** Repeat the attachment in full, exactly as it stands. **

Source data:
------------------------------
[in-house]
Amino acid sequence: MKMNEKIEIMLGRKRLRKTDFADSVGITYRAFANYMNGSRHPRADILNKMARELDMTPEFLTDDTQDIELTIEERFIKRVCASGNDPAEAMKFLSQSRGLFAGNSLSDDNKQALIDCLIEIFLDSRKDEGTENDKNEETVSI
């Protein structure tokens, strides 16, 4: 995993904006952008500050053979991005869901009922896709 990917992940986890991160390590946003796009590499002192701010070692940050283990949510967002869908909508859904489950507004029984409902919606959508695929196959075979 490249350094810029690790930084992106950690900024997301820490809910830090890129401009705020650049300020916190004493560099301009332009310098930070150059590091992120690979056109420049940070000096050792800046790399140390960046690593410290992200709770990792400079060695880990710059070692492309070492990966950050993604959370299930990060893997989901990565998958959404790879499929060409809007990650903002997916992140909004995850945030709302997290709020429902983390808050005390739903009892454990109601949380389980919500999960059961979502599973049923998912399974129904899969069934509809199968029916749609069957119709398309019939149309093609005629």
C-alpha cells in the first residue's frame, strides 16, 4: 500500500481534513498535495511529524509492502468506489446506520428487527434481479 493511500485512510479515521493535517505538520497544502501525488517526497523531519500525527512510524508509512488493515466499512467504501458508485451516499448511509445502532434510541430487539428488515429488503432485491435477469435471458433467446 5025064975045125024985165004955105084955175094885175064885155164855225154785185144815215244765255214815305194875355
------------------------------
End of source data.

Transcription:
[in-house]
Amino acid sequence: MKMNEKIEIMLGRKRLRKTDFADSVGITYRAFANYMNGSRHPRADILNKMARELDMTPEFLTDDTQDIELTIEERFIKRVCASGNDPAEAMKFLSQSRGLFAGNSLSDDNKQALIDCLIEIFLDSRKDEGTENDKNEETVSI
């Protein structure tokens, strides 16, 4: 995993904006952008500050053979991005869901009922896709 990917992940986890991160390590946003796009590499002192701010070692940050283990949510967002869908909508859904489950507004029984409902919606959508695929196959075979 490249350094810029690790930084992106950690900024997301820490809910830090890129401009705020650049300020916190004493560099301009332009310098930070150059590091992120690979056109420049940070000096050792800046790399140390960046690593410290992200709770990792400079060695880990710059070692492309070492990966950050993604959370299930990060893997989901990565998958959404790879499929060409809007990650903002997916992140909004995850945030709302997290709020429902983390808050005390739903009892454990109601949380389980919500999960059961979502599973049923998912399974129904899969069934509809199968029916749609069957119709398309019939149309093609005629």
C-alpha cells in the first residue's frame, strides 16, 4: 500500500481534513498535495511529524509492502468506489446506520428487527434481479 493511500485512510479515521493535517505538520497544502501525488517526497523531519500525527512510524508509512488493515466499512467504501458508485451516499448511509445502532434510541430487539428488515429488503432485491435477469435471458433467446 5025064975045125024985165004955105084955175094885175064885155164855225154785185144815215244765255214815305194875355